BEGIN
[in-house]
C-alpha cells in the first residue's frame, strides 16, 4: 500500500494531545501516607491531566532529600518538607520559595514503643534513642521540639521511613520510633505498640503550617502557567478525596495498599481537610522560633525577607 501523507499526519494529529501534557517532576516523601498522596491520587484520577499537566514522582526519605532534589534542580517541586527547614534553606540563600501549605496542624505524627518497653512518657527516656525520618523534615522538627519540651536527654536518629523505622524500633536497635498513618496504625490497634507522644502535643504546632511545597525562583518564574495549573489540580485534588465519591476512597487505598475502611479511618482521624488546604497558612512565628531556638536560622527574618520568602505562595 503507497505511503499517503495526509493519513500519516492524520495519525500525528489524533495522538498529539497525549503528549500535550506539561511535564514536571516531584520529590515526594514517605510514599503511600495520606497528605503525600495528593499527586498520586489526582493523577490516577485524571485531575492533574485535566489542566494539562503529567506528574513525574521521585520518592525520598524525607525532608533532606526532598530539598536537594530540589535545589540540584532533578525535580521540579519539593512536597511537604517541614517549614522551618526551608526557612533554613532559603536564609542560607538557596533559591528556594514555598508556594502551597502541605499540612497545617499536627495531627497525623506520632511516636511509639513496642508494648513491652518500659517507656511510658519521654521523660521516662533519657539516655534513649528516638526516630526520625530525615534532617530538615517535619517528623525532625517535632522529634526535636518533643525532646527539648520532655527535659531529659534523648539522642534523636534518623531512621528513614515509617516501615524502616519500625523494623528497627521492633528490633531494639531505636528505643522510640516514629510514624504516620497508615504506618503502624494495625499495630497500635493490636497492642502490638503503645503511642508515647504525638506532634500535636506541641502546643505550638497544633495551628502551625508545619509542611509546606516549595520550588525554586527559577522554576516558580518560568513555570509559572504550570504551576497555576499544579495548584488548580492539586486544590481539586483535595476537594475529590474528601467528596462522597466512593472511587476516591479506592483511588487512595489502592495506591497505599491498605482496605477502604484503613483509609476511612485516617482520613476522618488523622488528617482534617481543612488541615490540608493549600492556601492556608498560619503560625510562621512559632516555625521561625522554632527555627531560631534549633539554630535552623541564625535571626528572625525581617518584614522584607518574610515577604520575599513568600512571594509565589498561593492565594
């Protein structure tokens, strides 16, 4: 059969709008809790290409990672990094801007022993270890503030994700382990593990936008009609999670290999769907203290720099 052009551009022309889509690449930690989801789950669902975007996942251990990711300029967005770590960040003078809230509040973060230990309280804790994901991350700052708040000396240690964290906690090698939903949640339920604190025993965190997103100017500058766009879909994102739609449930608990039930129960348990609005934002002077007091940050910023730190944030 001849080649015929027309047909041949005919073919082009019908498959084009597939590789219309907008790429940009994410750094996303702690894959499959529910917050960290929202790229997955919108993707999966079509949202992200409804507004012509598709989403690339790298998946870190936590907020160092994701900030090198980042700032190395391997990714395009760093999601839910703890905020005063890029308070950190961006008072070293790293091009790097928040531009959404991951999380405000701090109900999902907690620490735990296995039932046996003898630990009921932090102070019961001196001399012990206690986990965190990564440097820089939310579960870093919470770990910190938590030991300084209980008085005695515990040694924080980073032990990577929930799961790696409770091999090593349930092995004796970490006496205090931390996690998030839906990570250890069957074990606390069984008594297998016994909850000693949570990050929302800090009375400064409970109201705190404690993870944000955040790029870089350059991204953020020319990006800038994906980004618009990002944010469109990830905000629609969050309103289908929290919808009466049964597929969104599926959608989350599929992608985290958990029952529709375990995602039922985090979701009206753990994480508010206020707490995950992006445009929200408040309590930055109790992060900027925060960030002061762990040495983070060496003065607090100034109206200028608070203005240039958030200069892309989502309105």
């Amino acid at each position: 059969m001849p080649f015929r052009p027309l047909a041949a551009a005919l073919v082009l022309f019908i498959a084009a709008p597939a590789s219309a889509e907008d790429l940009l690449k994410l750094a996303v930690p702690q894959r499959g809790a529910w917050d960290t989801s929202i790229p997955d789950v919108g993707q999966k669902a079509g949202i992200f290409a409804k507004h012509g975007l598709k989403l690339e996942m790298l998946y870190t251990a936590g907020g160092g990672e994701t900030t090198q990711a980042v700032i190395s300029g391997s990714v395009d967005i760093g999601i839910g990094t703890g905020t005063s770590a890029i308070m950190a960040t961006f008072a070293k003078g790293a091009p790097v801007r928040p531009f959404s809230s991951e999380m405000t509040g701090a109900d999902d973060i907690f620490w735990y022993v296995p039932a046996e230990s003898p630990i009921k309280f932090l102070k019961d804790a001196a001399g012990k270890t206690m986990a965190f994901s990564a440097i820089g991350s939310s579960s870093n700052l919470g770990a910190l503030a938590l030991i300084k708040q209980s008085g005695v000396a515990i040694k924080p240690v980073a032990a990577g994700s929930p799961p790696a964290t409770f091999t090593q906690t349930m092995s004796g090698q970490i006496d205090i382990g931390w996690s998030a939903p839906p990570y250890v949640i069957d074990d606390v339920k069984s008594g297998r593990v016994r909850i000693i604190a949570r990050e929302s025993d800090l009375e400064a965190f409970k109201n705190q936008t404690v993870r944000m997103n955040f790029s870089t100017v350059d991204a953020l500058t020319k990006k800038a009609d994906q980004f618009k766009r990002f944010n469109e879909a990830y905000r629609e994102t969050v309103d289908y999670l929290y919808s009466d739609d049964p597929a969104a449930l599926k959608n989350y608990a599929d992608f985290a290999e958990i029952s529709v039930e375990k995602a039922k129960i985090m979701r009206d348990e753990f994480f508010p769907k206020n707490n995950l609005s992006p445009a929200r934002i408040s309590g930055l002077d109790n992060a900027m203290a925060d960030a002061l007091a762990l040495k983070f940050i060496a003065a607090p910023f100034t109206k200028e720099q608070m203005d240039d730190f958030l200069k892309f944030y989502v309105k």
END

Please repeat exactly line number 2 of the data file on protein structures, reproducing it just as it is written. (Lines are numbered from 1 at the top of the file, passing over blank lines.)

C-alpha cells in the first residue's frame, strides 16, 4: 500500500494531545501516607491531566532529600518538607520559595514503643534513642521540639521511613520510633505498640503550617502557567478525596495498599481537610522560633525577607 501523507499526519494529529501534557517532576516523601498522596491520587484520577499537566514522582526519605532534589534542580517541586527547614534553606540563600501549605496542624505524627518497653512518657527516656525520618523534615522538627519540651536527654536518629523505622524500633536497635498513618496504625490497634507522644502535643504546632511545597525562583518564574495549573489540580485534588465519591476512597487505598475502611479511618482521624488546604497558612512565628531556638536560622527574618520568602505562595 503507497505511503499517503495526509493519513500519516492524520495519525500525528489524533495522538498529539497525549503528549500535550506539561511535564514536571516531584520529590515526594514517605510514599503511600495520606497528605503525600495528593499527586498520586489526582493523577490516577485524571485531575492533574485535566489542566494539562503529567506528574513525574521521585520518592525520598524525607525532608533532606526532598530539598536537594530540589535545589540540584532533578525535580521540579519539593512536597511537604517541614517549614522551618526551608526557612533554613532559603536564609542560607538557596533559591528556594514555598508556594502551597502541605499540612497545617499536627495531627497525623506520632511516636511509639513496642508494648513491652518500659517507656511510658519521654521523660521516662533519657539516655534513649528516638526516630526520625530525615534532617530538615517535619517528623525532625517535632522529634526535636518533643525532646527539648520532655527535659531529659534523648539522642534523636534518623531512621528513614515509617516501615524502616519500625523494623528497627521492633528490633531494639531505636528505643522510640516514629510514624504516620497508615504506618503502624494495625499495630497500635493490636497492642502490638503503645503511642508515647504525638506532634500535636506541641502546643505550638497544633495551628502551625508545619509542611509546606516549595520550588525554586527559577522554576516558580518560568513555570509559572504550570504551576497555576499544579495548584488548580492539586486544590481539586483535595476537594475529590474528601467528596462522597466512593472511587476516591479506592483511588487512595489502592495506591497505599491498605482496605477502604484503613483509609476511612485516617482520613476522618488523622488528617482534617481543612488541615490540608493549600492556601492556608498560619503560625510562621512559632516555625521561625522554632527555627531560631534549633539554630535552623541564625535571626528572625525581617518584614522584607518574610515577604520575599513568600512571594509565589498561593492565594